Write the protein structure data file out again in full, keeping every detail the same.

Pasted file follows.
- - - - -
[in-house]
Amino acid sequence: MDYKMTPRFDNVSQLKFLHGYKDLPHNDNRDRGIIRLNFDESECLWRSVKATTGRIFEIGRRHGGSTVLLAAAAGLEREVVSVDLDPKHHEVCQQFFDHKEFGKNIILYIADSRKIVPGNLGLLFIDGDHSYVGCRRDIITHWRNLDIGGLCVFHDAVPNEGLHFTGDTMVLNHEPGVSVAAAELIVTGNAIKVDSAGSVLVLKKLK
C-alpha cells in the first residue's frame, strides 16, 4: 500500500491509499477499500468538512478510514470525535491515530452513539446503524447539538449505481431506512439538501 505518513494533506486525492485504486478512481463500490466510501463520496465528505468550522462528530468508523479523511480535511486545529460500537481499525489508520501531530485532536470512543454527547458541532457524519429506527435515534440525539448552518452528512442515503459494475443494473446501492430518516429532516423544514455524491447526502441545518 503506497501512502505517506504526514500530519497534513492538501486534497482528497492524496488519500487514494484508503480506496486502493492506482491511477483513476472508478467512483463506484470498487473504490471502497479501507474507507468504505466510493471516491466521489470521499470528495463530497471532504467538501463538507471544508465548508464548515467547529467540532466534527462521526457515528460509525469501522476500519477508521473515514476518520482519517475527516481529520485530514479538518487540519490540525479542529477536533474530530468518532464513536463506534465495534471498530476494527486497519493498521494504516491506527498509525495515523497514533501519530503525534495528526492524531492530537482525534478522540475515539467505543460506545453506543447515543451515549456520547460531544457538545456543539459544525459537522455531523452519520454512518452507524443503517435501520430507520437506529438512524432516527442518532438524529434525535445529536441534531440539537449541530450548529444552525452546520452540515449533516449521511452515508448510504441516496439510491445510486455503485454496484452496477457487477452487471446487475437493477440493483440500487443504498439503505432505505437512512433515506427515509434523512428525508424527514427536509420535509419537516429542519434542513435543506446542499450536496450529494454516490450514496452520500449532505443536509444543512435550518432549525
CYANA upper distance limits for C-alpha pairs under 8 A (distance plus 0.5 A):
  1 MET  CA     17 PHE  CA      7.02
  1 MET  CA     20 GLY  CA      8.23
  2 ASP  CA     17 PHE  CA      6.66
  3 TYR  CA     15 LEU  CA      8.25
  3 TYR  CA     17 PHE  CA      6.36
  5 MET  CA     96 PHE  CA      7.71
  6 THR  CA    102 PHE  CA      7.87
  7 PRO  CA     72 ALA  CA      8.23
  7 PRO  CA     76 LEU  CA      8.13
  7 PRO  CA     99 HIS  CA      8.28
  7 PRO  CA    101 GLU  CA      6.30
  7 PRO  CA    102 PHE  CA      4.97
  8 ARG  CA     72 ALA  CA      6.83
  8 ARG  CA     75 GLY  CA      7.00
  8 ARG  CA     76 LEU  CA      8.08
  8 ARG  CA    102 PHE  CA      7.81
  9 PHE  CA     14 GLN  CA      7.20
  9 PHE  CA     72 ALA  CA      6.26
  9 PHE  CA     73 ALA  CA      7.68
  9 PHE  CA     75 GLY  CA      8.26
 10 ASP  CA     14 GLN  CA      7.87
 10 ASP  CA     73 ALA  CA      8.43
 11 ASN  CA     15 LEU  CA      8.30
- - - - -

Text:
[in-house]
Amino acid sequence: MDYKMTPRFDNVSQLKFLHGYKDLPHNDNRDRGIIRLNFDESECLWRSVKATTGRIFEIGRRHGGSTVLLAAAAGLEREVVSVDLDPKHHEVCQQFFDHKEFGKNIILYIADSRKIVPGNLGLLFIDGDHSYVGCRRDIITHWRNLDIGGLCVFHDAVPNEGLHFTGDTMVLNHEPGVSVAAAELIVTGNAIKVDSAGSVLVLKKLK
C-alpha cells in the first residue's frame, strides 16, 4: 500500500491509499477499500468538512478510514470525535491515530452513539446503524447539538449505481431506512439538501 505518513494533506486525492485504486478512481463500490466510501463520496465528505468550522462528530468508523479523511480535511486545529460500537481499525489508520501531530485532536470512543454527547458541532457524519429506527435515534440525539448552518452528512442515503459494475443494473446501492430518516429532516423544514455524491447526502441545518 503506497501512502505517506504526514500530519497534513492538501486534497482528497492524496488519500487514494484508503480506496486502493492506482491511477483513476472508478467512483463506484470498487473504490471502497479501507474507507468504505466510493471516491466521489470521499470528495463530497471532504467538501463538507471544508465548508464548515467547529467540532466534527462521526457515528460509525469501522476500519477508521473515514476518520482519517475527516481529520485530514479538518487540519490540525479542529477536533474530530468518532464513536463506534465495534471498530476494527486497519493498521494504516491506527498509525495515523497514533501519530503525534495528526492524531492530537482525534478522540475515539467505543460506545453506543447515543451515549456520547460531544457538545456543539459544525459537522455531523452519520454512518452507524443503517435501520430507520437506529438512524432516527442518532438524529434525535445529536441534531440539537449541530450548529444552525452546520452540515449533516449521511452515508448510504441516496439510491445510486455503485454496484452496477457487477452487471446487475437493477440493483440500487443504498439503505432505505437512512433515506427515509434523512428525508424527514427536509420535509419537516429542519434542513435543506446542499450536496450529494454516490450514496452520500449532505443536509444543512435550518432549525
CYANA upper distance limits for C-alpha pairs under 8 A (distance plus 0.5 A):
  1 MET  CA     17 PHE  CA      7.02
  1 MET  CA     20 GLY  CA      8.23
  2 ASP  CA     17 PHE  CA      6.66
  3 TYR  CA     15 LEU  CA      8.25
  3 TYR  CA     17 PHE  CA      6.36
  5 MET  CA     96 PHE  CA      7.71
  6 THR  CA    102 PHE  CA      7.87
  7 PRO  CA     72 ALA  CA      8.23
  7 PRO  CA     76 LEU  CA      8.13
  7 PRO  CA     99 HIS  CA      8.28
  7 PRO  CA    101 GLU  CA      6.30
  7 PRO  CA    102 PHE  CA      4.97
  8 ARG  CA     72 ALA  CA      6.83
  8 ARG  CA     75 GLY  CA      7.00
  8 ARG  CA     76 LEU  CA      8.08
  8 ARG  CA    102 PHE  CA      7.81
  9 PHE  CA     14 GLN  CA      7.20
  9 PHE  CA     72 ALA  CA      6.26
  9 PHE  CA     73 ALA  CA      7.68
  9 PHE  CA     75 GLY  CA      8.26
 10 ASP  CA     14 GLN  CA      7.87
 10 ASP  CA     73 ALA  CA      8.43
 11 ASN  CA     15 LEU  CA      8.30